On Thursday Britain’s electorate went to the polls to vote for Brexit. Their rulers had ignored the mandate first given in 2016. They ignored it again in 2017. But neither resolution nor faith in the cause were lacking. Nor did determination to save their democracy, the defining feature of their country, falter. They came out in their millions to vote for the third time. It was now or never.
Ian Levy, the new Conservative MP for Blyth Valley, held by Labour since 1935, summed up the election. Having thanked his family and his constituents, he closed with the moving sentences that would herald the story of the night, the story of hope. ‘I’d like to thank Boris because … I’m going to be on that train to London on Monday. We’re going to get Brexit done and build a strong economy for the UK together’.
So Mr Levy, an NHS worker in mental health, who traces his family back 500 years in Blyth, summed up the election.
It was a vote of belief in Britain, its prime minister and its democracy. It indicated that Britain’s voters are sound and incorruptible. They are impervious to the lies, bullying and spin of those who first mocked, then sought to silence them. They are as deaf to the official state broadcaster as they are to its vilifying of their leader. They are determined not only to have their say, but to ensure their writ runs. In Boris Johnson, who has led the cause since 2016 and recognises that many may have ‘lent’ their votes to his party to get Brexit done, they have put their trust. He will not let them down.
They understand that it is not a leap of faith to believe that this great country will make its way and pay its way as it has always done; that to do so the obstacles of those who would obstruct its destiny must fall, as surely as did the corn laws in 1846, when a similar movement from the north led to the repeal of the hated laws that inflated the price of corn and the cost of daily bread.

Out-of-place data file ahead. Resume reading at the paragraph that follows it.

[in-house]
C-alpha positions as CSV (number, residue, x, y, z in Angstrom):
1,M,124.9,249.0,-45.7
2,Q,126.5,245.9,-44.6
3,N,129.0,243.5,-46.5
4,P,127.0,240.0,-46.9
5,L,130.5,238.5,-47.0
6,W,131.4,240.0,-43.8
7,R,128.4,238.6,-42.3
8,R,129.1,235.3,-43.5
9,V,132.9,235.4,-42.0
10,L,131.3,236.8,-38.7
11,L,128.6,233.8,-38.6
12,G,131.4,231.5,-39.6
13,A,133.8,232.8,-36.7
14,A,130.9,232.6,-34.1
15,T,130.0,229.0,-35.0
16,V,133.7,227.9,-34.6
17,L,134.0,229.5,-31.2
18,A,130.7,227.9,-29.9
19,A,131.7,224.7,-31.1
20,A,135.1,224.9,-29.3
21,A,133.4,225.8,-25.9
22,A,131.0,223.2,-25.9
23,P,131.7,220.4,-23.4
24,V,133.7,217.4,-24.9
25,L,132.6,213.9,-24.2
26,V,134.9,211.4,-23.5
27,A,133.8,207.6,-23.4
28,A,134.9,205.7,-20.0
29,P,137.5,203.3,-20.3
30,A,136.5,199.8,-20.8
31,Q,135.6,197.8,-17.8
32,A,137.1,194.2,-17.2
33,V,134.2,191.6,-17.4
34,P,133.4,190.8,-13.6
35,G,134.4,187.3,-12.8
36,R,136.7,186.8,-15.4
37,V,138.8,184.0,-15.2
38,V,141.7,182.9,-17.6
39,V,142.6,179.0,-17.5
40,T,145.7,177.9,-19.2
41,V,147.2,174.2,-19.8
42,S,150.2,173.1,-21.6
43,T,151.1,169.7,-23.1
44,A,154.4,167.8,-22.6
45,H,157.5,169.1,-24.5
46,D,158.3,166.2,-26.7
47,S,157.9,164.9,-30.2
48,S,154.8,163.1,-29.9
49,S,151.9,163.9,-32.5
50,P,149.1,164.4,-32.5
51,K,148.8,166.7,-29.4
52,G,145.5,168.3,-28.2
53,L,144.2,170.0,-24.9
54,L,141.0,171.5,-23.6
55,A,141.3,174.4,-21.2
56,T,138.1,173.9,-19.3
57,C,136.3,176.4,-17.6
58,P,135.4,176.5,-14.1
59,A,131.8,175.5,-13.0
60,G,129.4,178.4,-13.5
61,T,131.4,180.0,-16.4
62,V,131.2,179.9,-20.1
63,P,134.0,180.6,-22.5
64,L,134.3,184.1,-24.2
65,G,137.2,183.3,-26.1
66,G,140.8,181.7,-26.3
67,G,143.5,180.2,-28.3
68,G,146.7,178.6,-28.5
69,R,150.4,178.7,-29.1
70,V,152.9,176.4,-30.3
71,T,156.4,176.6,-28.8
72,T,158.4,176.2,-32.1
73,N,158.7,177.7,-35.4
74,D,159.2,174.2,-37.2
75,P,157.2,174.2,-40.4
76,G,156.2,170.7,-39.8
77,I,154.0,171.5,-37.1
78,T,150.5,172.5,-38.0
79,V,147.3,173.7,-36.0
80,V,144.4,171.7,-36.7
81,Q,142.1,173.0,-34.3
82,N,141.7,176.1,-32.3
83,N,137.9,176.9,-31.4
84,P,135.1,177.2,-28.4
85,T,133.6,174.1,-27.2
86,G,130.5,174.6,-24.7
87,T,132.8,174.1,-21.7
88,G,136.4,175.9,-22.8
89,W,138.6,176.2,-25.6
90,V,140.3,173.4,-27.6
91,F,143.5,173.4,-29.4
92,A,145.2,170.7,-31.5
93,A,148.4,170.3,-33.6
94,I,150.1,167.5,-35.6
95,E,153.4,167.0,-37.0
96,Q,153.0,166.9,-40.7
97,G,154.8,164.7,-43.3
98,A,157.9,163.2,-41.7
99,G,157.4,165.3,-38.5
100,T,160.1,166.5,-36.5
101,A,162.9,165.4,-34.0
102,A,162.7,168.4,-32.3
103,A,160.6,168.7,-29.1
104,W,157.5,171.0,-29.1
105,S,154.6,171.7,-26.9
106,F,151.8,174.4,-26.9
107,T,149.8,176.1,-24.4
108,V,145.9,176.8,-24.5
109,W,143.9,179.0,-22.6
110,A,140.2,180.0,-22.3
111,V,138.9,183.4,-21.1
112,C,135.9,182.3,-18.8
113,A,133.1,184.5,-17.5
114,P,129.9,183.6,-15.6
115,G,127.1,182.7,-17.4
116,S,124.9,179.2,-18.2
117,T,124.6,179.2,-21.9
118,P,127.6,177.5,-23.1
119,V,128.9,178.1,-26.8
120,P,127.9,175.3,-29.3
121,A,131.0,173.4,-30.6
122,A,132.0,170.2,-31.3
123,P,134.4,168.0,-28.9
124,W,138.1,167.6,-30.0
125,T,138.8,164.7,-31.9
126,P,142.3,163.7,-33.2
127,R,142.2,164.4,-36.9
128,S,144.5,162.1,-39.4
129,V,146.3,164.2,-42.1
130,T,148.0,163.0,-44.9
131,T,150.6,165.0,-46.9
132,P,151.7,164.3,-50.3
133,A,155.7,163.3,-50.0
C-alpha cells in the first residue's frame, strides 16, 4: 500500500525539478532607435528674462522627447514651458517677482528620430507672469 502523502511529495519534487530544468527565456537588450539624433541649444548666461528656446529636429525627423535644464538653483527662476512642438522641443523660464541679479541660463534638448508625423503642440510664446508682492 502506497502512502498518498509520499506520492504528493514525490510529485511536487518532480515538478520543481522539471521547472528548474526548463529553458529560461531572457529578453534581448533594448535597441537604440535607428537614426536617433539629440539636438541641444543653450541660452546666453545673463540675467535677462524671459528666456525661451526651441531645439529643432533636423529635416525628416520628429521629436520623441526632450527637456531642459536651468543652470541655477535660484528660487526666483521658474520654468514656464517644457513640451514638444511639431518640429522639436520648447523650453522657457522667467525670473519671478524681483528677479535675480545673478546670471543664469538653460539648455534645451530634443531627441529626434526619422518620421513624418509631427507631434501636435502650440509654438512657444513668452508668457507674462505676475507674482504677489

Far from the received wisdom of the pundits that the campaign was ‘flat’, it was electric. On it hung the future of Britain, its democracy, its economy. Voters, unlike their ‘betters’, knew it. They understand that there will be battles ahead. But these will not be the embittered protracted, battles of the very recent past, in which parliament, the state broadcaster, the giant EU-based corporations, believed they controlled the reverse gear on Brexit and left the voters behind.
There will, for instance, be battles about the economy, and how the lines of the future trade deals are drawn, battles to be fought and won. But as Boris Johnson wrote in his first letter to Donald Tusk, the EU Council President, the laws of this country will potentially diverge from the EU’s. ‘That is what Brexit is about.’
Few are in any doubt that with the EU, there will, be what Johnson describes in respect of UK-US trade ‘a good old haggle’. But it will be a haggle between equals, a haggle in the market place of trade and commerce, not with one party obliged by law to cow tow to the rules made by another, for another. Johnson, and the voters, understand that the pre-requisite for such a haggle is freedom, the freedom under law, Britain’s law, to walk away.
Thursday’s vote showed that the members of this island race, as Churchill called it, understand that their democratic freedom, their future and their economic prosperity go together. Like a family, where the members go out to the world to make their living, they draw their strength from the ties which bind. They believe in themselves and their country. That patriotism, the tie that binds, finds its expression through the councils and committees of parish and town, county and country, shaping its own destiny, light years from the buffoonish blimps lampooned by the left. And it is as strong today as in 1940, when George Orwell, though sceptical, recognized that patriotism takes ‘different forms in different classes, but … runs like a connecting thread through nearly all of them. Only the Europeanised intelligentsia are really immune to it.’